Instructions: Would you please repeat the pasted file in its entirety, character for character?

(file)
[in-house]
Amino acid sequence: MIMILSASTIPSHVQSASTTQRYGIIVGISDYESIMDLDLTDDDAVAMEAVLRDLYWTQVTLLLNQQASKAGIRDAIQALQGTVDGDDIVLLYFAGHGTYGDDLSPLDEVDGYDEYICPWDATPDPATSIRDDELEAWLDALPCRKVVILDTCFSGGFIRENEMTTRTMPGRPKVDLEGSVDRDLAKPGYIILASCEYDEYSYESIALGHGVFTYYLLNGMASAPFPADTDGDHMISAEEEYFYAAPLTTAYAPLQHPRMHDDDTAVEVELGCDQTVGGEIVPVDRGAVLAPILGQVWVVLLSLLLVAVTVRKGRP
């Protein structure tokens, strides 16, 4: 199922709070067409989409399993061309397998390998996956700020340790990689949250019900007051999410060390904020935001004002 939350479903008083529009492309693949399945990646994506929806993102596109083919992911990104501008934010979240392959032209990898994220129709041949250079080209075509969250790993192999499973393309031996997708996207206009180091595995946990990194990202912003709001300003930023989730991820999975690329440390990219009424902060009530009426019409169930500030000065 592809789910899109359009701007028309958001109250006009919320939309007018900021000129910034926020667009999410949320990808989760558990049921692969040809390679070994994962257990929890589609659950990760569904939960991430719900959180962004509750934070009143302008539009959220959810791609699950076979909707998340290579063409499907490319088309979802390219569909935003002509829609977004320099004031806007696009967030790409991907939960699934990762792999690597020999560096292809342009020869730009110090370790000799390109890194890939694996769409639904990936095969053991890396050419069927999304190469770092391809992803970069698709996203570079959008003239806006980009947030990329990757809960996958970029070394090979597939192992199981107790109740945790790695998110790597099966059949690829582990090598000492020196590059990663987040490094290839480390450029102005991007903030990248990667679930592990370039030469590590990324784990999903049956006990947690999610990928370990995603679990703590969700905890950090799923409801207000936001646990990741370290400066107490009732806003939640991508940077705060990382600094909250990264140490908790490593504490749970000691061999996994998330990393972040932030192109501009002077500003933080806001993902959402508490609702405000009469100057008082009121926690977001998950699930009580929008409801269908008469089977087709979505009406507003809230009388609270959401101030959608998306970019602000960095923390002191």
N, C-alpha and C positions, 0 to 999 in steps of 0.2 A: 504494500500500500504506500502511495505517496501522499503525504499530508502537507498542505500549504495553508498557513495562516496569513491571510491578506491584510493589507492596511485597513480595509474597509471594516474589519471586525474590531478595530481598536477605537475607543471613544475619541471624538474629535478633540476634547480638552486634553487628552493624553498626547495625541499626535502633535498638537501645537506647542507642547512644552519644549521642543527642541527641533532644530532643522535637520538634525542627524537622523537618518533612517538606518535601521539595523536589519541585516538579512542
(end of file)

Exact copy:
[in-house]
Amino acid sequence: MIMILSASTIPSHVQSASTTQRYGIIVGISDYESIMDLDLTDDDAVAMEAVLRDLYWTQVTLLLNQQASKAGIRDAIQALQGTVDGDDIVLLYFAGHGTYGDDLSPLDEVDGYDEYICPWDATPDPATSIRDDELEAWLDALPCRKVVILDTCFSGGFIRENEMTTRTMPGRPKVDLEGSVDRDLAKPGYIILASCEYDEYSYESIALGHGVFTYYLLNGMASAPFPADTDGDHMISAEEEYFYAAPLTTAYAPLQHPRMHDDDTAVEVELGCDQTVGGEIVPVDRGAVLAPILGQVWVVLLSLLLVAVTVRKGRP
């Protein structure tokens, strides 16, 4: 199922709070067409989409399993061309397998390998996956700020340790990689949250019900007051999410060390904020935001004002 939350479903008083529009492309693949399945990646994506929806993102596109083919992911990104501008934010979240392959032209990898994220129709041949250079080209075509969250790993192999499973393309031996997708996207206009180091595995946990990194990202912003709001300003930023989730991820999975690329440390990219009424902060009530009426019409169930500030000065 592809789910899109359009701007028309958001109250006009919320939309007018900021000129910034926020667009999410949320990808989760558990049921692969040809390679070994994962257990929890589609659950990760569904939960991430719900959180962004509750934070009143302008539009959220959810791609699950076979909707998340290579063409499907490319088309979802390219569909935003002509829609977004320099004031806007696009967030790409991907939960699934990762792999690597020999560096292809342009020869730009110090370790000799390109890194890939694996769409639904990936095969053991890396050419069927999304190469770092391809992803970069698709996203570079959008003239806006980009947030990329990757809960996958970029070394090979597939192992199981107790109740945790790695998110790597099966059949690829582990090598000492020196590059990663987040490094290839480390450029102005991007903030990248990667679930592990370039030469590590990324784990999903049956006990947690999610990928370990995603679990703590969700905890950090799923409801207000936001646990990741370290400066107490009732806003939640991508940077705060990382600094909250990264140490908790490593504490749970000691061999996994998330990393972040932030192109501009002077500003933080806001993902959402508490609702405000009469100057008082009121926690977001998950699930009580929008409801269908008469089977087709979505009406507003809230009388609270959401101030959608998306970019602000960095923390002191």
N, C-alpha and C positions, 0 to 999 in steps of 0.2 A: 504494500500500500504506500502511495505517496501522499503525504499530508502537507498542505500549504495553508498557513495562516496569513491571510491578506491584510493589507492596511485597513480595509474597509471594516474589519471586525474590531478595530481598536477605537475607543471613544475619541471624538474629535478633540476634547480638552486634553487628552493624553498626547495625541499626535502633535498638537501645537506647542507642547512644552519644549521642543527642541527641533532644530532643522535637520538634525542627524537622523537618518533612517538606518535601521539595523536589519541585516538579512542